mito castleMito City, Ibaraki Prefecture

Mito Castle in winter 1Mito Castle in winter 2Mito Castle in winter 3Mito Castle in winter 4Mito Castle in winter 5Mito Castle in winter 6Mito Castle in winter 7Mito Castle in winter 8Mito Castle in winter 9Mito Castle in winter 10
Mito Castle DATA
Other nameBaba Castle, Suifu Castle
castle construction1190-1198
address2-9-22 Sannomaru, Mito City, Ibaraki Prefecture
Access to Mito Castle
Approximately 7 minutes walk from Mito Station on the JR Joban Line.

HISTORYMito Castle, Japan's largest earthen castle

Mito Castle is a flat castle built in Mito City, Ibaraki Prefecture, and is also famous as one of Japan's largest ``earthen castles''. It is also the castle where Mito Mitsukuni, also known as Mito Komon, was born, and is also known as the residence of the Mito Tokugawa family, one of the three Tokugawa families. Let's unravel the history of Mito Castle.

History up to the establishment of Mito Castle
The location of Mito Castle has been home to a powerful family called the Baba clan since the Heian period. After that, the Edo clan, which also became the name of Edo, replaced the Baba clan and made Mito Castle their residence.
In 1590, the Satake clan, who had been relieved of their territory due to their success in attacking Odawara, raided Mito Castle and destroyed the Edo clan. It is said that the Satake clan, who acquired the land in Mito, expanded Mito Castle and laid the foundation for the current structure of Mito Castle. In addition, the Satake clan remained neutral during the Battle of Sekigahara, neither joining the eastern or western armies, and was transferred to Akita after the establishment of the Edo shogunate.
Mito Castle until the Meiji period
After the Satake clan's transfer, the land of Mito was given to Tokugawa Ieyasu's fifth son, Takeda Shinkichi. However, Takeda Shinkichi suddenly died the following year without a successor, so Tokugawa Yorinobu, the tenth son of Tokugawa Ieyasu, was sealed away. Yorinobu Tokugawa was then transferred to Kishu and reorganized into the Kishu domain, but Mito also became a territory of the Tokugawa family and was ruled by the Mito Tokugawa family until the Meiji period.
Compared to Wakayama Castle and Nagoya Castle, which are both owned by the Tokugawa family, Mito Castle is a renku-style castle that retains a strong Sengoku period style. It was built on a hill between the Nakagawa River in the north and Senba Lake in the south, and its most distinctive feature is the three dry moats with a maximum height difference of 50 meters.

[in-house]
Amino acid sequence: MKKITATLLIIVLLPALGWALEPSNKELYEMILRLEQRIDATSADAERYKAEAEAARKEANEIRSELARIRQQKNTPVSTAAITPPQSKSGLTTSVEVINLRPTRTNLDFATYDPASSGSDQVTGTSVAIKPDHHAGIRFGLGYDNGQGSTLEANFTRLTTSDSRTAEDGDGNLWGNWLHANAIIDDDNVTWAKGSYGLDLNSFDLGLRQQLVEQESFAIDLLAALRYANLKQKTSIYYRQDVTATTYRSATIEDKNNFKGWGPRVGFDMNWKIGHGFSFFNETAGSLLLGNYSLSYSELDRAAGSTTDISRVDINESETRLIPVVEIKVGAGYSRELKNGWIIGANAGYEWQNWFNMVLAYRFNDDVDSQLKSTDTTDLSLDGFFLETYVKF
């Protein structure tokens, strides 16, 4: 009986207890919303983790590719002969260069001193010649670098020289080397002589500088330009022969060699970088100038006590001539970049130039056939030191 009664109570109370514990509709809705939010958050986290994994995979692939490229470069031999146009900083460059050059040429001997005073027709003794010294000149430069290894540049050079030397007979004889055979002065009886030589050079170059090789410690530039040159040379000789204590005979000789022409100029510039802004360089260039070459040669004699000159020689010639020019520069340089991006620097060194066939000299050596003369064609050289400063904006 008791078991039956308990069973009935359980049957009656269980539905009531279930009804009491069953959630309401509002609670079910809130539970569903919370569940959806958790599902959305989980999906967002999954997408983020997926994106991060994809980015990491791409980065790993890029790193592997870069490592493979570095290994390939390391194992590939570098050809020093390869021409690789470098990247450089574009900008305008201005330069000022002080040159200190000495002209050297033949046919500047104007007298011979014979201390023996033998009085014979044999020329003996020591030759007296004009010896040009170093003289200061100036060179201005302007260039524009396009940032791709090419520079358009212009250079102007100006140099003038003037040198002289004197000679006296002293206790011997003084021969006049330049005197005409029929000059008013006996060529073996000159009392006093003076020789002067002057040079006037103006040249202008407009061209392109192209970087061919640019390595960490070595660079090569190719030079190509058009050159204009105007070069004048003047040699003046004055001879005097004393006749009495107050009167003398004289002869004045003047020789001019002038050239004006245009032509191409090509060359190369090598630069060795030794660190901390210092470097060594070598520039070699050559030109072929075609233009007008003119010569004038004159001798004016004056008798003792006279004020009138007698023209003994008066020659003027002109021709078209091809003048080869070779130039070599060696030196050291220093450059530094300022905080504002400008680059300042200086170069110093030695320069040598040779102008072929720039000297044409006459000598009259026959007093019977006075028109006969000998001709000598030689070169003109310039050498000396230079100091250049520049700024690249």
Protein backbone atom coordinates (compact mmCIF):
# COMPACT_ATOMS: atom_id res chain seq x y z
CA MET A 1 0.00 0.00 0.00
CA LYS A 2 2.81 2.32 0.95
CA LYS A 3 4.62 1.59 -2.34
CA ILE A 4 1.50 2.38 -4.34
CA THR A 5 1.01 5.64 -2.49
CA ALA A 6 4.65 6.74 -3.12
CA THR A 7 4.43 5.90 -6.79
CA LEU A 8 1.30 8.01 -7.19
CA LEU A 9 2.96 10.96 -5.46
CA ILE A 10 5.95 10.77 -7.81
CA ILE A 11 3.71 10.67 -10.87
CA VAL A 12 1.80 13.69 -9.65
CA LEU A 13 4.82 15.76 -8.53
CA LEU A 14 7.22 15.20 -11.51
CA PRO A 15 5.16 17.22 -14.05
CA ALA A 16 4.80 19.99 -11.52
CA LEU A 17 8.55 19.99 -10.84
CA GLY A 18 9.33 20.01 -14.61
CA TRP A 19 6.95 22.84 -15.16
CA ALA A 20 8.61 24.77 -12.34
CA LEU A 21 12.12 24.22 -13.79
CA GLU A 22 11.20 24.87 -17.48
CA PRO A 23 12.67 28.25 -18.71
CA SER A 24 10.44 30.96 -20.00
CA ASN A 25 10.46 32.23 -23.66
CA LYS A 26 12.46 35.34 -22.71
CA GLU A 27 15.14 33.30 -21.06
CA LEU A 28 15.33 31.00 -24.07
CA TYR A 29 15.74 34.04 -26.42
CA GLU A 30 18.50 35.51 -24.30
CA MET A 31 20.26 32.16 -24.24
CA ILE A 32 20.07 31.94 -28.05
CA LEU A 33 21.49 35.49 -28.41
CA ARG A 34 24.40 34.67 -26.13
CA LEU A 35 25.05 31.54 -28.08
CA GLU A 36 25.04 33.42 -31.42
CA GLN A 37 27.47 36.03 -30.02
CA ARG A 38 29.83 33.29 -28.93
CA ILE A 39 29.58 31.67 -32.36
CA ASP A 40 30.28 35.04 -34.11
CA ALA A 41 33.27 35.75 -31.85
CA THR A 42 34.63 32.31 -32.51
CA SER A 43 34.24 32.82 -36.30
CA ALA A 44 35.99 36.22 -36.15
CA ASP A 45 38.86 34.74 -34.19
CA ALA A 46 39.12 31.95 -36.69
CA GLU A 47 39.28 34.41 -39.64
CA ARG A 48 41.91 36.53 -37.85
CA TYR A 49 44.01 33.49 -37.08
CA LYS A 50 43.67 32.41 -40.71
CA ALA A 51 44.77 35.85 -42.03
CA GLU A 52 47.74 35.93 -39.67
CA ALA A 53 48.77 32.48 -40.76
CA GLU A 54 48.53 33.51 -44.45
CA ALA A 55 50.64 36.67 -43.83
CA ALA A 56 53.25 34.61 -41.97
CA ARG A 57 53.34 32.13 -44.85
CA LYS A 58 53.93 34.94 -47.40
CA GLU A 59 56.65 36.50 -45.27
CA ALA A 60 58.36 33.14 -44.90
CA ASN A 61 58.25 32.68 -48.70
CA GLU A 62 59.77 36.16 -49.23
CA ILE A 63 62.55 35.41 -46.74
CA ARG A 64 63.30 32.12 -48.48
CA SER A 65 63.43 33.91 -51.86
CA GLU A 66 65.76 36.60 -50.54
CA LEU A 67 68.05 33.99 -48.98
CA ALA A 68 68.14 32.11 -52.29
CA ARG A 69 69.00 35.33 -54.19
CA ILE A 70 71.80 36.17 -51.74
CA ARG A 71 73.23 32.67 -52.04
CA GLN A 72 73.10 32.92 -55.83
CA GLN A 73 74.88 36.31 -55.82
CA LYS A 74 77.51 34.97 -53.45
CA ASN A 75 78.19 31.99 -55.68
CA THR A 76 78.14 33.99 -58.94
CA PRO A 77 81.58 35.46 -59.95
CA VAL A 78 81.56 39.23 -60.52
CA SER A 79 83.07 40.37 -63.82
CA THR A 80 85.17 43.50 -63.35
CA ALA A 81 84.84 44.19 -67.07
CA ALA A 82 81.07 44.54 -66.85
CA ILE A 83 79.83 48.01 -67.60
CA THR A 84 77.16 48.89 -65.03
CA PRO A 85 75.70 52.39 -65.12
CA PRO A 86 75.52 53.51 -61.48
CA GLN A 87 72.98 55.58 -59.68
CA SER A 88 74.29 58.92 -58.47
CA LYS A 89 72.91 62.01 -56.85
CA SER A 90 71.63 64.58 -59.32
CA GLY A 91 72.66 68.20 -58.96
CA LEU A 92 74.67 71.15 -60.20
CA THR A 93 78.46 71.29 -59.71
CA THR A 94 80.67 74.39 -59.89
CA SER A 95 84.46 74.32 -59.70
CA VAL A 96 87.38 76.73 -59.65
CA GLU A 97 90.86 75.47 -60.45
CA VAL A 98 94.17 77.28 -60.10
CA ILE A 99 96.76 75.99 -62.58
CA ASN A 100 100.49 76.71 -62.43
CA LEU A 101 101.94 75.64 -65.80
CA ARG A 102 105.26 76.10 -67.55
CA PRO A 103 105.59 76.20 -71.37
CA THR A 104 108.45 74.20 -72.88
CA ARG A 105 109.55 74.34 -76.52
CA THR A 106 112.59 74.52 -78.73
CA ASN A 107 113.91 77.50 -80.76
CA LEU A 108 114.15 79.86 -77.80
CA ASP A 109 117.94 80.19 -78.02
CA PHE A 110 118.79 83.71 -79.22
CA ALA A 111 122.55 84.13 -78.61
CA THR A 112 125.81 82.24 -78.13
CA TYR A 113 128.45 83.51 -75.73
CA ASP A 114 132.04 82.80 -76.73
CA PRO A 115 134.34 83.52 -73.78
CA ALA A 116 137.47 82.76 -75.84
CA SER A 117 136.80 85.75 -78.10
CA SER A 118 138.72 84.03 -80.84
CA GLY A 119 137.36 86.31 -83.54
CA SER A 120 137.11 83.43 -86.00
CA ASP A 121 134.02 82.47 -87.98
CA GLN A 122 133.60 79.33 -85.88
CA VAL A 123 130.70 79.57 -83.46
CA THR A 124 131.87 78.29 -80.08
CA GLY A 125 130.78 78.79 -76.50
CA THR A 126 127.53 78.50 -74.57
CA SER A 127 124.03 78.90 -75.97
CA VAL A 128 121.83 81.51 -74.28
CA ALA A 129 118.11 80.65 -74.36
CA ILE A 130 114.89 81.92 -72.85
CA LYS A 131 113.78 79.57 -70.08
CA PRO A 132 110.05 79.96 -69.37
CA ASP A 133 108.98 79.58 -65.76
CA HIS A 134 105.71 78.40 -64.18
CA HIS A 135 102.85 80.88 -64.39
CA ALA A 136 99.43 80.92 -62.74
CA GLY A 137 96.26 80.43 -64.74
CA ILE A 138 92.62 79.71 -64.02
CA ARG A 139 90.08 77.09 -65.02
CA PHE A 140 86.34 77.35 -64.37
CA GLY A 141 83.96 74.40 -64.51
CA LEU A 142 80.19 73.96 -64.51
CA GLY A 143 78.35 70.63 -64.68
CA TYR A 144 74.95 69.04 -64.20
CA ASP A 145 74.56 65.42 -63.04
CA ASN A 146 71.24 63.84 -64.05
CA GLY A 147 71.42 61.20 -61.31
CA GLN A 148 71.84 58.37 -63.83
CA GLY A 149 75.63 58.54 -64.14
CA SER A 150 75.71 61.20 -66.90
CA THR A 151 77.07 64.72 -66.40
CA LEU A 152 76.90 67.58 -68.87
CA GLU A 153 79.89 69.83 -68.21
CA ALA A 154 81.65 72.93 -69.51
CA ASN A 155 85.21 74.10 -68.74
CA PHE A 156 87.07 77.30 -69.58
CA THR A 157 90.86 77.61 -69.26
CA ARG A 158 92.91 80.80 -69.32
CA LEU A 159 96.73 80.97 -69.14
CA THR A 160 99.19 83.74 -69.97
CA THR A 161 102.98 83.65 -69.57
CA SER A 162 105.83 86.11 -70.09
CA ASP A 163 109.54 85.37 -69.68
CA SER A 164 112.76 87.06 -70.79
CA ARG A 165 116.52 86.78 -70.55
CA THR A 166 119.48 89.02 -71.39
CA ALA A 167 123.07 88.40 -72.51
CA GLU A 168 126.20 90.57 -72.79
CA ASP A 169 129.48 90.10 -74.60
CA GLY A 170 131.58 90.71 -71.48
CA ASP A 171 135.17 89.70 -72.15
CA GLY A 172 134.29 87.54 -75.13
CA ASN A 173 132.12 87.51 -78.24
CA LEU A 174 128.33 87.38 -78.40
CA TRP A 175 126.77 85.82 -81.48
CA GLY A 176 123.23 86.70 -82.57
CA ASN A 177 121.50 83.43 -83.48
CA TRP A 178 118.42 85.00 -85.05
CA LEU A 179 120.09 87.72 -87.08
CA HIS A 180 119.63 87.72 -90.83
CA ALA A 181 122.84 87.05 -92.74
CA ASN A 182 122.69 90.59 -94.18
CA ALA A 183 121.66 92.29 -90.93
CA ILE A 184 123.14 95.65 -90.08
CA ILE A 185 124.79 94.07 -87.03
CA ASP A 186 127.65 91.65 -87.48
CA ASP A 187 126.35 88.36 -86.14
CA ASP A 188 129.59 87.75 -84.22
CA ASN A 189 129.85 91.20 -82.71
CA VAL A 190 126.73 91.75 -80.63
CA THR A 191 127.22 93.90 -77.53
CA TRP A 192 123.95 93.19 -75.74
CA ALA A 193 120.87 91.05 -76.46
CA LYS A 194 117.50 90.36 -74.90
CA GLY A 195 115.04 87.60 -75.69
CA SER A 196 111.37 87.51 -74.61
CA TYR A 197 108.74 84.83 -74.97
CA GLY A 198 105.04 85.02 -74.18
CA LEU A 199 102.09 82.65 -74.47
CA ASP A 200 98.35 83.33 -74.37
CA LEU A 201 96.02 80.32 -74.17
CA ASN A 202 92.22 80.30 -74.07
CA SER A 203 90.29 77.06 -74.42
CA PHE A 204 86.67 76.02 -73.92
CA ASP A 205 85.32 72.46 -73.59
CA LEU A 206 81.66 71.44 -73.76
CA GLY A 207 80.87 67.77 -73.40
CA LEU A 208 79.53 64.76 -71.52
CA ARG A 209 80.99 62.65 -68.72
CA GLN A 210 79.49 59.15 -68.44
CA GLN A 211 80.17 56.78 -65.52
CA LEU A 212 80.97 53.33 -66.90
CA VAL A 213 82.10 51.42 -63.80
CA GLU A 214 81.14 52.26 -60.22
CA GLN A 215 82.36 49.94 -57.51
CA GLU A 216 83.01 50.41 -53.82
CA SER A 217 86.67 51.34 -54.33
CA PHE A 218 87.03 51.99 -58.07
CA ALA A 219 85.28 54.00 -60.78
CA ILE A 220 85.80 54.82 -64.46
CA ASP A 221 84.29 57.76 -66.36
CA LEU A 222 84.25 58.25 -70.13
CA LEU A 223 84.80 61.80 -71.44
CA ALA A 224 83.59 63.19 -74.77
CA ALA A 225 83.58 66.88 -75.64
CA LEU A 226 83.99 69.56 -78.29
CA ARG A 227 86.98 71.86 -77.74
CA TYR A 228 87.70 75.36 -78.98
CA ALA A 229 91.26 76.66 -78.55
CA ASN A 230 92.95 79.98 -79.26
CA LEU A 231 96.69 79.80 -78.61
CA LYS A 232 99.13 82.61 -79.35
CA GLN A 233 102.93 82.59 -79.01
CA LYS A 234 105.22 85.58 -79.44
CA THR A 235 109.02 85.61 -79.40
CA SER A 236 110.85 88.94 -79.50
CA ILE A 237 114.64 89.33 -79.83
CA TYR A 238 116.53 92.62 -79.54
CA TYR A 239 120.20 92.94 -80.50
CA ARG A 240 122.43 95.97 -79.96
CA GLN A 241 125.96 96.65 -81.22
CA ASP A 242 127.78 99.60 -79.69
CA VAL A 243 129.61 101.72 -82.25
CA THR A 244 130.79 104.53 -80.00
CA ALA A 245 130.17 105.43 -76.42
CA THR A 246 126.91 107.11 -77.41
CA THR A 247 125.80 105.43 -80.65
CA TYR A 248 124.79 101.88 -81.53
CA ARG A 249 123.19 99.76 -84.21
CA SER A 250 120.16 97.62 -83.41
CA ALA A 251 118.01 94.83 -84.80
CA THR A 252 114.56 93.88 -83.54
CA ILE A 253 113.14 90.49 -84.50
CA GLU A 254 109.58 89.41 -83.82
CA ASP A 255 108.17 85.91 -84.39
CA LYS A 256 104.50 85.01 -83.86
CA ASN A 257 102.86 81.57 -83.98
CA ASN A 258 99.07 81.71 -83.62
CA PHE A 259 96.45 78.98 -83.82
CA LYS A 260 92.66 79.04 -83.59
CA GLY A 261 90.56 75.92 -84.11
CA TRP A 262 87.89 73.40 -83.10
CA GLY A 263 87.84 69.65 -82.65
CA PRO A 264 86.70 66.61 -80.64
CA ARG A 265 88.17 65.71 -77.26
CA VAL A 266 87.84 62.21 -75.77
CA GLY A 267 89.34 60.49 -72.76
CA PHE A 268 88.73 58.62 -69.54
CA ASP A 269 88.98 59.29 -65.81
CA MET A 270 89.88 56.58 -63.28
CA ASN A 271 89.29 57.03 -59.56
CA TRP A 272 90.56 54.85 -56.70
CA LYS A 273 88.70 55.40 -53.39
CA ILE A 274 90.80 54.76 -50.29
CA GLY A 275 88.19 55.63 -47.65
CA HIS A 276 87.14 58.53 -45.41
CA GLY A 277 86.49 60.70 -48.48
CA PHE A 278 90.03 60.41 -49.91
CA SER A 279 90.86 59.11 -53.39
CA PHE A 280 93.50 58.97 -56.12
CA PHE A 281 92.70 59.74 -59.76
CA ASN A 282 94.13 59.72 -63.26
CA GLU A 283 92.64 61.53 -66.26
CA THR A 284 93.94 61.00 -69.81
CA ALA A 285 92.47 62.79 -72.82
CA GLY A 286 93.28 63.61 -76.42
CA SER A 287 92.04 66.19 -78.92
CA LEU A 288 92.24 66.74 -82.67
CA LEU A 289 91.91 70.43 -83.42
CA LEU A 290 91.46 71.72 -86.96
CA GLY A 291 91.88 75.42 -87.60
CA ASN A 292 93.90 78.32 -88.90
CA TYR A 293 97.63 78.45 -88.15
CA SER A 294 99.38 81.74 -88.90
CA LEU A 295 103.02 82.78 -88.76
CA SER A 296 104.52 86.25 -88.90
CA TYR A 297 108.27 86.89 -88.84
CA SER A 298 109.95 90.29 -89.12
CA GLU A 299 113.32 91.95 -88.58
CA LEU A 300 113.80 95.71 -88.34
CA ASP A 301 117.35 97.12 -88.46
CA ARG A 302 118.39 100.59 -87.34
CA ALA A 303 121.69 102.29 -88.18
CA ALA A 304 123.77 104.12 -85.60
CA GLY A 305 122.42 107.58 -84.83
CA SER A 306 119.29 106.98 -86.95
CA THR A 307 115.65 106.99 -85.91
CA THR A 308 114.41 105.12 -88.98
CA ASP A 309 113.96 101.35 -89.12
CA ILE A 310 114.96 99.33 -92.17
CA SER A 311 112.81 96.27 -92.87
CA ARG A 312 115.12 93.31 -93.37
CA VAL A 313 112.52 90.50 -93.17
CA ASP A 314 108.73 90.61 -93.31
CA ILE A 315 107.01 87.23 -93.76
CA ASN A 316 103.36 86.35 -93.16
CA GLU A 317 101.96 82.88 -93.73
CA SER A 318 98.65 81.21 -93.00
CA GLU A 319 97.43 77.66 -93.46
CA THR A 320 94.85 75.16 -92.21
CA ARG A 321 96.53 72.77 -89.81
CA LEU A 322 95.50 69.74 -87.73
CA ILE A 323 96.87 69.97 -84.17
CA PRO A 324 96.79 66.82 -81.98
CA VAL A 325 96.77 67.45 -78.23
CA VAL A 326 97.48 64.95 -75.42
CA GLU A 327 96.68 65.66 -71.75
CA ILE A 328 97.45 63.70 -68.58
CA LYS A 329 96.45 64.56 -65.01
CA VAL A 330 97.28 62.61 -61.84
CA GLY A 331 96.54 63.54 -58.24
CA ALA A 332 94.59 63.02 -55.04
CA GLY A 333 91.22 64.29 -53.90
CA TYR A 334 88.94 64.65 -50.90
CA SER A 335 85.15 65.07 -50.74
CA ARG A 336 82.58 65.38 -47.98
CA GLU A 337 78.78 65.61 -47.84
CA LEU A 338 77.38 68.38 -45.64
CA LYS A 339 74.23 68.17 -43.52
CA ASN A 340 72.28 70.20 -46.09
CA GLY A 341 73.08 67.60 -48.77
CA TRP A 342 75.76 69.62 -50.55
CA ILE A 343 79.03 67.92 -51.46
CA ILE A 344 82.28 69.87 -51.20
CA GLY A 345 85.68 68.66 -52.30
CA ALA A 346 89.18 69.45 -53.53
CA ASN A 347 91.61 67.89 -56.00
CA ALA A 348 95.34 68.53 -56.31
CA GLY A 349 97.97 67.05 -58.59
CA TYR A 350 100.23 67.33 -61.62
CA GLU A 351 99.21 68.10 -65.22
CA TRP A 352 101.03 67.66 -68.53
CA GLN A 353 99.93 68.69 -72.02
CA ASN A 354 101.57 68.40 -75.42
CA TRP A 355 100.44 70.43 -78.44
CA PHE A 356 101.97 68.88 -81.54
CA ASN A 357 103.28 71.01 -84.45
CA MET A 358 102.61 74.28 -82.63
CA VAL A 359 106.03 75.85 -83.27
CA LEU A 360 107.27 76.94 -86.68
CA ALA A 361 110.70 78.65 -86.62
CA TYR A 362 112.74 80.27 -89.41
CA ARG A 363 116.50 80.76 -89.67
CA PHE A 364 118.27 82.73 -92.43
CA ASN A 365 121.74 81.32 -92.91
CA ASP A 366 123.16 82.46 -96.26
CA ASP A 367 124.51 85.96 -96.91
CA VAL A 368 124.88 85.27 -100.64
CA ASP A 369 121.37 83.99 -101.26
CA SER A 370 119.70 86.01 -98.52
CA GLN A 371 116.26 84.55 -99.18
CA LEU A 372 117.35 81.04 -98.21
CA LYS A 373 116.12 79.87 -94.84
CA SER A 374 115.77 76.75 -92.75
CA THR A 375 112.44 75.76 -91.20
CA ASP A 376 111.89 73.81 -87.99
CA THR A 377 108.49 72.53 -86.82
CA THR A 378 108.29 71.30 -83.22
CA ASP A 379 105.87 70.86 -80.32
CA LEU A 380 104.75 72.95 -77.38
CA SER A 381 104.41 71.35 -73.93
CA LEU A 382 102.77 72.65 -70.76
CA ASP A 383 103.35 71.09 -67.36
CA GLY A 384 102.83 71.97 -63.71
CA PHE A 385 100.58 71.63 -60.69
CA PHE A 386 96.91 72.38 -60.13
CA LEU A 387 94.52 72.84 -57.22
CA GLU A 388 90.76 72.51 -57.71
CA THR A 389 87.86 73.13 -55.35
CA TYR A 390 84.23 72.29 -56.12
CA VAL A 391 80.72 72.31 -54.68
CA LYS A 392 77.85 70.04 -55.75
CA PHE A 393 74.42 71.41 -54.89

It is also one of the largest earthen castles in Japan, as it was built on earthworks rather than stone walls. The Edo shogunate did not build an old castle tower; instead, there was a large turret called Gosankaiyagura, which was three-story on the outside and five-story on the inside, which replaced the castle tower. In addition, the domain school "Kodokan" was built in Sannomaru during the era of the 9th feudal lord, Nariaki Tokugawa.
The reason why Mito Castle is modest compared to the feudal lord's status is because the Mito castle lord was a daimyo who basically did not practice sankin-tatoshi and remained fixed in Edo. In other words, Mito Castle was a castle without a castle owner. For this reason, buildings other than palaces and other buildings where government affairs were conducted or where the castle lord's family and vassals lived were used for storage.
Mito Castle after the Meiji period
In the Meiji era, feudal domains were abolished and prefectures were established, and Mito Castle was abandoned. The grounds of Mito Castle belonged to the army and became a garrison, but the buildings, including the turret, were saved from demolition. However, in 1872, an arson incident occurred and many of the remaining buildings were destroyed. Since the end of the Edo period, the Mito domain had been in conflict between the reformist Tenguto party and the conservative Shoseito party, and there remained an atmosphere of unrest, with actual battles often taking place, and a search for the culprit was carried out for quite some time. However, the ringleader was never arrested. Additionally, in 1945, the third floor turret was also destroyed by air raids.
After the war, Kodokan was designated as a special national historic site in 1952, and in 1964, Kodokan main office, Shizendo, main gate, and fence were designated as important cultural properties of the country. it was done. After that, the earthworks and dry moat became a historic site designated by Ibaraki Prefecture.
In the Heisei era, Mito City launched a plan to improve the Otemon Gate and the Ninomaru Kakuyagura, and donation activities such as the ``Ichimai Kawara Castle Lord'' began. As a result, Otemon was restored in April 2020. The Yakui-mon gate is the only remaining building from the Edo period and is open to the public.
Today's Mito Castle has the Ninomaru turret, Otemon, and Karahori, all of which have been restored with reinforced concrete, allowing you to remember those days. Along with Kodokan and Kairakuen, it is a tourist resource for Mito City, and Kairakuen is visited by tourists from all over the country, especially during the plum season.

History of the Mito Domain, with Mito Castle as its domain office

Mito domainOne of the three Tokugawa families
The Mito domain was ruled by the Mito Tokugawa family, a branch of the Tokugawa family, like the Kii Tokugawa family and the Owari Tokugawa family, until the Meiji Restoration. These three families were collectively called the ``Gosanke.'' Due to his family background being close to the shogun, the castle lord often appears on the center stage of history.
Mito domain
Mito domain DATA
Domain officemito castle
old areaMito, Ibaraki District, Hitachi Province
stone height350,000 koku
Fudai/TozamaParent clan
main lordTokugawa family
Japanese Castle Photo Contest.03